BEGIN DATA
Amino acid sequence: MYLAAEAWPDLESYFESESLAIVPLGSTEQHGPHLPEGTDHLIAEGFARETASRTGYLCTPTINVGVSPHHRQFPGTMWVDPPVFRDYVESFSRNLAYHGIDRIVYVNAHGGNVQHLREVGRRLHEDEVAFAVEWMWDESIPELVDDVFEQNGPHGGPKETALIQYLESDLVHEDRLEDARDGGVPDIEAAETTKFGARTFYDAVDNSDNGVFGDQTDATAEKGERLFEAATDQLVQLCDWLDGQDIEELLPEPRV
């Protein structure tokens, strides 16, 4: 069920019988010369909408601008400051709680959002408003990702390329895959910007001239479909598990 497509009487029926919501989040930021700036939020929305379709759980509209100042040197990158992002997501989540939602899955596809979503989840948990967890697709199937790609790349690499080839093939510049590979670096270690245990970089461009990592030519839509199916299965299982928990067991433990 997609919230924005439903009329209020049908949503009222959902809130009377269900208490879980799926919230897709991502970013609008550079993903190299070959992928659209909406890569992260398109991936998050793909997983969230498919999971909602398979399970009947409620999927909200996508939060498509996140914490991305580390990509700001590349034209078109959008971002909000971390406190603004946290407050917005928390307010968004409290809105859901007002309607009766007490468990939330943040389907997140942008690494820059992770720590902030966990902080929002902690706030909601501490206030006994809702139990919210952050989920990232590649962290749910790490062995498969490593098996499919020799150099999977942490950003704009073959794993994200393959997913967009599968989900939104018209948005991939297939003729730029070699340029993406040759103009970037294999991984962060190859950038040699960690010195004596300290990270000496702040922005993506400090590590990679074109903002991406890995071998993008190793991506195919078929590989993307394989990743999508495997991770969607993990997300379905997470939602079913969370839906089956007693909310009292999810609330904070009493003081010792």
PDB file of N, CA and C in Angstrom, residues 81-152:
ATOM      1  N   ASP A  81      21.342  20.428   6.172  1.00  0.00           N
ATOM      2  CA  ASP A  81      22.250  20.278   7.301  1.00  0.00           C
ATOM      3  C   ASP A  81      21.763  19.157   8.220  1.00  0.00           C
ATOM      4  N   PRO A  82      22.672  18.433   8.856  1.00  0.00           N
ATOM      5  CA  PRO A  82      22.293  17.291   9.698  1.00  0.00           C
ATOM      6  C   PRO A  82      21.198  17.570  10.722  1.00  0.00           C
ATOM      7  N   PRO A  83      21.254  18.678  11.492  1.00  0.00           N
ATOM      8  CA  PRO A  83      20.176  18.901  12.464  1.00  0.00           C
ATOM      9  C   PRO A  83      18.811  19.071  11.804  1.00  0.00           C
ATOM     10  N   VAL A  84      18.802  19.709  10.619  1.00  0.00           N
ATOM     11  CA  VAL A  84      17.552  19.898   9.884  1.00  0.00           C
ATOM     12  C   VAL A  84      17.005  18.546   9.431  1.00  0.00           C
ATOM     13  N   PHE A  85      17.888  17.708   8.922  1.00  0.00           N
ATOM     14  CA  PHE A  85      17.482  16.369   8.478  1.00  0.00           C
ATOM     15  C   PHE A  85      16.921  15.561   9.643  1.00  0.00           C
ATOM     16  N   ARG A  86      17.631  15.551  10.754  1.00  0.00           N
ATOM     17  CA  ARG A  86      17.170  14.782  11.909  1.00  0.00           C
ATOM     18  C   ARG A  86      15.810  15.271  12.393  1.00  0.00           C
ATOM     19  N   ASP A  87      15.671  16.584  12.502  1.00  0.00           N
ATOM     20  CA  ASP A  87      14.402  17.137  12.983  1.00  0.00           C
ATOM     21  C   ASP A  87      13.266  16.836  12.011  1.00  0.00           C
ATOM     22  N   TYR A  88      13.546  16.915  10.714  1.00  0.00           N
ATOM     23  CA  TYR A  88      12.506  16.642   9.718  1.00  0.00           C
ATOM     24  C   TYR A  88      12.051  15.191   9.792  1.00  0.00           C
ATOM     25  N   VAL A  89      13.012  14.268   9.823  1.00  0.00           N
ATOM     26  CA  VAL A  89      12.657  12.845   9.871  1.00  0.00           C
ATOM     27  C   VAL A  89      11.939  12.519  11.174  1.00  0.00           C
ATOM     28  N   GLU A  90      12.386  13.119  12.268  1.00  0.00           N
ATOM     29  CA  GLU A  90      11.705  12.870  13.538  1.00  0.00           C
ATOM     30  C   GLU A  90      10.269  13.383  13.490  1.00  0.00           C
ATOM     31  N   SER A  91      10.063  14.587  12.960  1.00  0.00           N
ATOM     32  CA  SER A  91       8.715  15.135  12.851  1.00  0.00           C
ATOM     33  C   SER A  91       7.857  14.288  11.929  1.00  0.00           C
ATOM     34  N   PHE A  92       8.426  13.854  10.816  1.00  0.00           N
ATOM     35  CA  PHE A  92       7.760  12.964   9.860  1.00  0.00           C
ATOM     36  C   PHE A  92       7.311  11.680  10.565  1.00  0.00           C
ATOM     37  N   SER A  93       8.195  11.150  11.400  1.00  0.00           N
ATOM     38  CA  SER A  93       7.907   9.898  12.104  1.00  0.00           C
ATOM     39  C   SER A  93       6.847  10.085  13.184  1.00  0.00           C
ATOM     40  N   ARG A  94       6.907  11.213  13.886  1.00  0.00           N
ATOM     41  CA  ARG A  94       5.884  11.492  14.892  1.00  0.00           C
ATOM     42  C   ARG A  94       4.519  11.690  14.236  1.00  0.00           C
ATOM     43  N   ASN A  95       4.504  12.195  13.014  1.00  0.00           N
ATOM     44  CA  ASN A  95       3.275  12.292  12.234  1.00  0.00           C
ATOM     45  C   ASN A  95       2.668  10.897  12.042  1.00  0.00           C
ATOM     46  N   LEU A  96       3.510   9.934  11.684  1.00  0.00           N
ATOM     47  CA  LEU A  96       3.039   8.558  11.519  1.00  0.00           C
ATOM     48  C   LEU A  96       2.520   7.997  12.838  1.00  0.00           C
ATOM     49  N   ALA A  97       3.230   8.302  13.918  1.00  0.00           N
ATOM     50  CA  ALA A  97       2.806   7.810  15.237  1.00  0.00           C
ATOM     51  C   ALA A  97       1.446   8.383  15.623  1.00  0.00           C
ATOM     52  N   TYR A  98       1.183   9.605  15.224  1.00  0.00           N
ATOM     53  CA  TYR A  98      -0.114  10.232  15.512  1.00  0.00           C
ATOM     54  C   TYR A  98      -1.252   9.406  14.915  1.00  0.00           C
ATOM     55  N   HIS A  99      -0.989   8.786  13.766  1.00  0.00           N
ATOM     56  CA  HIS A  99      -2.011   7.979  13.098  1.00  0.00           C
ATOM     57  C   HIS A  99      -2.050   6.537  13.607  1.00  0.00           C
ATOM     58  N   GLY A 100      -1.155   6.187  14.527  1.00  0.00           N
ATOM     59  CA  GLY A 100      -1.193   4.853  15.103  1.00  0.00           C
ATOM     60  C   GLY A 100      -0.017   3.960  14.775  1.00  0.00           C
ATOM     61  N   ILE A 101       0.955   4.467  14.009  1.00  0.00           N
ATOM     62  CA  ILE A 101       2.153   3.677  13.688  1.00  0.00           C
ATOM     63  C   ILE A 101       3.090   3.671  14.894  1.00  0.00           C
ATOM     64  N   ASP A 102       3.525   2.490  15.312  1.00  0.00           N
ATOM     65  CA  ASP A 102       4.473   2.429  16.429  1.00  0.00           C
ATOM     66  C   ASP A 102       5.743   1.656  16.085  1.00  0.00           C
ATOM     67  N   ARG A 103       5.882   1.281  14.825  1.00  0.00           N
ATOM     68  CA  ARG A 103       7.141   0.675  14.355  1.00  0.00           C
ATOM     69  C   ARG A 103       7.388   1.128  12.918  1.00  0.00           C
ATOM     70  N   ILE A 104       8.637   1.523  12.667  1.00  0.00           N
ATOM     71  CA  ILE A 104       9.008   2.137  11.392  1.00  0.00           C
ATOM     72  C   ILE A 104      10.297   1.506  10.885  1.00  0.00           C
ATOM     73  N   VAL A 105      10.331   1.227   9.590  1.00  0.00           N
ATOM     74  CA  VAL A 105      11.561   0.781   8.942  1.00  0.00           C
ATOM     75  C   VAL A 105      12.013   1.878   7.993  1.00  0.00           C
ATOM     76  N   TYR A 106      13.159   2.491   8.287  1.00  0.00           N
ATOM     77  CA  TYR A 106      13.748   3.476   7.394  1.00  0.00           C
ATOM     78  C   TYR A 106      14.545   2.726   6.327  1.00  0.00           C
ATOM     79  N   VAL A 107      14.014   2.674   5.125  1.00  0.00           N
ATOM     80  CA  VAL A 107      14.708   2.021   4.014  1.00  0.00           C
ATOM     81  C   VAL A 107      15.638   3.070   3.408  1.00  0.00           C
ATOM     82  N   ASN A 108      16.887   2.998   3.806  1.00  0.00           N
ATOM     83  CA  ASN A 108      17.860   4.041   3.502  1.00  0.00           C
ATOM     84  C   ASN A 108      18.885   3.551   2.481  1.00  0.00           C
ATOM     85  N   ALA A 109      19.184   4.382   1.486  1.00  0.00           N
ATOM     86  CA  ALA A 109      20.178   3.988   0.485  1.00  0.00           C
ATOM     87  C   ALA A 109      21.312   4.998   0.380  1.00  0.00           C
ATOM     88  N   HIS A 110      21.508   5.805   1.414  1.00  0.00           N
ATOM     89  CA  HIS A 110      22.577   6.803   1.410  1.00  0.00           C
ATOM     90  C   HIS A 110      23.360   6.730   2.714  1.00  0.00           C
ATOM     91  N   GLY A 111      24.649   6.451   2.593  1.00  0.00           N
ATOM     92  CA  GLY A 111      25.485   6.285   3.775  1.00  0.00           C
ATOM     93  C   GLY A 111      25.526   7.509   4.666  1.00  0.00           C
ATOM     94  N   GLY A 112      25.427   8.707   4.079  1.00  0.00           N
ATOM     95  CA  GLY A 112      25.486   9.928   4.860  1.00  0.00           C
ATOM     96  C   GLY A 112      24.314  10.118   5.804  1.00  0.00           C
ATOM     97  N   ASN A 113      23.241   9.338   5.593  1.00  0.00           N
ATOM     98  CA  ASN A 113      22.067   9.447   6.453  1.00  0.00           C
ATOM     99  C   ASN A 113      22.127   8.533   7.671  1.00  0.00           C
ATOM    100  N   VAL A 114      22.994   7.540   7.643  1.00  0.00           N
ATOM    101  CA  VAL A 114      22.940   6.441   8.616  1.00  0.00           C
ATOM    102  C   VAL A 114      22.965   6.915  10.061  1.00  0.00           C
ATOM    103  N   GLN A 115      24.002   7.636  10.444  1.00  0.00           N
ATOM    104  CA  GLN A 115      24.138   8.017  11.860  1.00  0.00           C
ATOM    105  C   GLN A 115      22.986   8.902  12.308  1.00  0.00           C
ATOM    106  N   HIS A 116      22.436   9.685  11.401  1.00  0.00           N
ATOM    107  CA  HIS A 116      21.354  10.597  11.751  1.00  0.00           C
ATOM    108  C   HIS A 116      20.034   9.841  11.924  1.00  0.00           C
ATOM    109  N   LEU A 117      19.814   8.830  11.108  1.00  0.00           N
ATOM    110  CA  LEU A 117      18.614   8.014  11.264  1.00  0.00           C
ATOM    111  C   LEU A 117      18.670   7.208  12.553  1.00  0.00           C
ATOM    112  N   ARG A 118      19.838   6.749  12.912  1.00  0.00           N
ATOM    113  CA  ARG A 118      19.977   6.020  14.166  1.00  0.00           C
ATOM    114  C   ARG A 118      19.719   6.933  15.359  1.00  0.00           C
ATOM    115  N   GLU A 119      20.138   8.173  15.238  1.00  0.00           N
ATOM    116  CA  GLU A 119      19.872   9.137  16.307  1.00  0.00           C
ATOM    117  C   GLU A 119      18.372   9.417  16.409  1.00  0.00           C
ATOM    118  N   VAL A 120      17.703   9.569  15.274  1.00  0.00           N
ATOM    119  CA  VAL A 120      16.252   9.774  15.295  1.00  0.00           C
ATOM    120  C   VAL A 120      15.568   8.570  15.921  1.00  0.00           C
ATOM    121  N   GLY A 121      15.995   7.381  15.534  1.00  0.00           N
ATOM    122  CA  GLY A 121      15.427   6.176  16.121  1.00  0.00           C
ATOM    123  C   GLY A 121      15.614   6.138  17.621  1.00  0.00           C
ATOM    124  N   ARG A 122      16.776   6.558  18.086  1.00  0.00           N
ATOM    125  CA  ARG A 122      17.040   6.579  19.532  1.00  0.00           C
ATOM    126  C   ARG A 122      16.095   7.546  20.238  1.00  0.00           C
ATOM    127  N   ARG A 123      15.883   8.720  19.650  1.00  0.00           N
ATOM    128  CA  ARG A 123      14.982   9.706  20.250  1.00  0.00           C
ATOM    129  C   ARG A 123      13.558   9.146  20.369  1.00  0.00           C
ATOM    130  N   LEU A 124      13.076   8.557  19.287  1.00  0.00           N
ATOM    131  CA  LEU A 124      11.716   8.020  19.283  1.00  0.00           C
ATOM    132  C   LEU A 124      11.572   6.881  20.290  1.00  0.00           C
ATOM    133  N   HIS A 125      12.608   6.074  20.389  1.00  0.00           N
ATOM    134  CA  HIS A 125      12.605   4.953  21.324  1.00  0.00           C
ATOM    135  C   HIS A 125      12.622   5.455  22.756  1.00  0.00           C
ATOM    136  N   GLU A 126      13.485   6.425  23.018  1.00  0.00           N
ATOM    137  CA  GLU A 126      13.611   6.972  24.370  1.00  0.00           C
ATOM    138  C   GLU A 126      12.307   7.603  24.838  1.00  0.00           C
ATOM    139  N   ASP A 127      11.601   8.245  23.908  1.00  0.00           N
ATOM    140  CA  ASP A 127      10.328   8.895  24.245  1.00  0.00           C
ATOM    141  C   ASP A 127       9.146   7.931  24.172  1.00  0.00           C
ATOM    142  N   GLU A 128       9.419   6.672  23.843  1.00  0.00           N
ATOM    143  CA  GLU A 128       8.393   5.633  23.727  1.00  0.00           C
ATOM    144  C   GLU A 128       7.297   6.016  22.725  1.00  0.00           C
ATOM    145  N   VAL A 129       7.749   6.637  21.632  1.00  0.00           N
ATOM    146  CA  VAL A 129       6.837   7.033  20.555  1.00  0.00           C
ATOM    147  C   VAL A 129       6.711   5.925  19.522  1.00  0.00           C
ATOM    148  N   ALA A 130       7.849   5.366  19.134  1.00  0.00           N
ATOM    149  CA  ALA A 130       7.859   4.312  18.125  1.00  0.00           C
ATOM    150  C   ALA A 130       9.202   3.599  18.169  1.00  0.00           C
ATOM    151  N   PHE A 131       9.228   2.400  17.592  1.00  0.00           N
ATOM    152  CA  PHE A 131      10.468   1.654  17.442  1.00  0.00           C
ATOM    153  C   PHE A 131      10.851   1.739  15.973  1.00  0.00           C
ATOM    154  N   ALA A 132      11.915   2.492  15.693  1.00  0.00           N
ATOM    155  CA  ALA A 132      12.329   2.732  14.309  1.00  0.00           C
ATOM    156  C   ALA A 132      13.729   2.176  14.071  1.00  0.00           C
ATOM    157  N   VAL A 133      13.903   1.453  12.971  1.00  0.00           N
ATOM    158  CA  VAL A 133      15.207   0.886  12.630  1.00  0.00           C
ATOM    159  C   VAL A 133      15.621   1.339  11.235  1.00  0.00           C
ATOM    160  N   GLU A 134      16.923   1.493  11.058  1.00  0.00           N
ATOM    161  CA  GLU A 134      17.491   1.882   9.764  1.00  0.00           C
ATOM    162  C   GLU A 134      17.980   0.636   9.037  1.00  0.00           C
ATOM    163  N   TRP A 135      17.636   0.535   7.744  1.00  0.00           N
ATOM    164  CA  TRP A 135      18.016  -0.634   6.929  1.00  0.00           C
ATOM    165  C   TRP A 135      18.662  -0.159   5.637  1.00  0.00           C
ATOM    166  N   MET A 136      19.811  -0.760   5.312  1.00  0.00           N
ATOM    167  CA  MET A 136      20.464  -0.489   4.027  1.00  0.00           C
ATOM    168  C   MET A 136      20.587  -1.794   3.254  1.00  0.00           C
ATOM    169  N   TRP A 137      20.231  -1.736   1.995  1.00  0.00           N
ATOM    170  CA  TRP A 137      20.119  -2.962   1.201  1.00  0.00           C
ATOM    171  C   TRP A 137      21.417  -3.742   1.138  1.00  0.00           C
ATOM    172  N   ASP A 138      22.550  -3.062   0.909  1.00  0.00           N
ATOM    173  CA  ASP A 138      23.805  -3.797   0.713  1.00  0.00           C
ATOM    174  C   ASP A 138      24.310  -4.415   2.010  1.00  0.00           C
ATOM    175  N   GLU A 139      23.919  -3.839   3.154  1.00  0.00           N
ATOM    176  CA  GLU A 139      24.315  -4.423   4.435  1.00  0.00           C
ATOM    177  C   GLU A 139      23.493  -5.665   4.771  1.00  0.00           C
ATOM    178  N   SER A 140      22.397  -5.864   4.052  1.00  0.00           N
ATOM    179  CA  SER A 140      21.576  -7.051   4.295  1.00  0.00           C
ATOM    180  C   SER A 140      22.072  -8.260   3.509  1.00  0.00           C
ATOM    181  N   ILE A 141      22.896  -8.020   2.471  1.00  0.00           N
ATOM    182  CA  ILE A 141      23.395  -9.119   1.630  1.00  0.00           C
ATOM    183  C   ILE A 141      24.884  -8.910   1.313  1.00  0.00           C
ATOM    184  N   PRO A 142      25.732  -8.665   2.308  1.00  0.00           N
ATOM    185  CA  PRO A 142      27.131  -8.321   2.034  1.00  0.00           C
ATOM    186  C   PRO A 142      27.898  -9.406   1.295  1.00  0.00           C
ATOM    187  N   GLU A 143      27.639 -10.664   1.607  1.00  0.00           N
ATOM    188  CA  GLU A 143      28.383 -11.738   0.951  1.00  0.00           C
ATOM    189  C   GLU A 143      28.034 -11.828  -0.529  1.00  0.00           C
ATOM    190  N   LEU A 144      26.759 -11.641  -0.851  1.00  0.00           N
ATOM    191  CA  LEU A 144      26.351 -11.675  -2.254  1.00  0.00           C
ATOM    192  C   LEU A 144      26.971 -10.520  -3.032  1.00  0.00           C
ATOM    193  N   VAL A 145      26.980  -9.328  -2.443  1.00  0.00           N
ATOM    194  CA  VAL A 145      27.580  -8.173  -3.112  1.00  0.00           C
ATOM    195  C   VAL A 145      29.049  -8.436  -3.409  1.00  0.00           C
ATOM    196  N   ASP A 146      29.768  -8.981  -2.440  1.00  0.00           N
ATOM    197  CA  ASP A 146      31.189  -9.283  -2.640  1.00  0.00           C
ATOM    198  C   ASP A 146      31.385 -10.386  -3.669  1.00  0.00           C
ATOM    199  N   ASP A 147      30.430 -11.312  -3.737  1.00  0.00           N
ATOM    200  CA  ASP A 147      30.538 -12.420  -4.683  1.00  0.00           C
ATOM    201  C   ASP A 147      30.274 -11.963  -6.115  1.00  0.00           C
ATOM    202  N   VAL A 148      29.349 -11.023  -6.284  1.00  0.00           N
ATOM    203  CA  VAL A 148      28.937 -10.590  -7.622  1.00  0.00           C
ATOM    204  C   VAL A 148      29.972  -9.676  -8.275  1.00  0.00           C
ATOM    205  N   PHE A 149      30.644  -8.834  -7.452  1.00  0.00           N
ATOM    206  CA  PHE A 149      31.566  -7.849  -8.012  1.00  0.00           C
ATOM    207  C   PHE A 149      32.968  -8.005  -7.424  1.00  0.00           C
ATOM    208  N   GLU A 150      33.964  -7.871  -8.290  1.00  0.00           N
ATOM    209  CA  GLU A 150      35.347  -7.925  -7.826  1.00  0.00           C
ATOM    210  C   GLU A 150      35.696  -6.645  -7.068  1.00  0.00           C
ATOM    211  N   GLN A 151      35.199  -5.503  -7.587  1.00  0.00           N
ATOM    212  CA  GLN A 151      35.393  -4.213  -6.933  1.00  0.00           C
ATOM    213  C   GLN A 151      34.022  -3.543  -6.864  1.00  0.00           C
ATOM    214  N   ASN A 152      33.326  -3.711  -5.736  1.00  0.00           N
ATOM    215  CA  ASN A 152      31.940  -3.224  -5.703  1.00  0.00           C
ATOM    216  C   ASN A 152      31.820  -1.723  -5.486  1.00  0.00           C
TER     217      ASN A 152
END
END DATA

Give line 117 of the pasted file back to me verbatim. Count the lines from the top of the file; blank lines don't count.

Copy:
ATOM    114  C   ARG A 118      19.719   6.933  15.359  1.00  0.00           C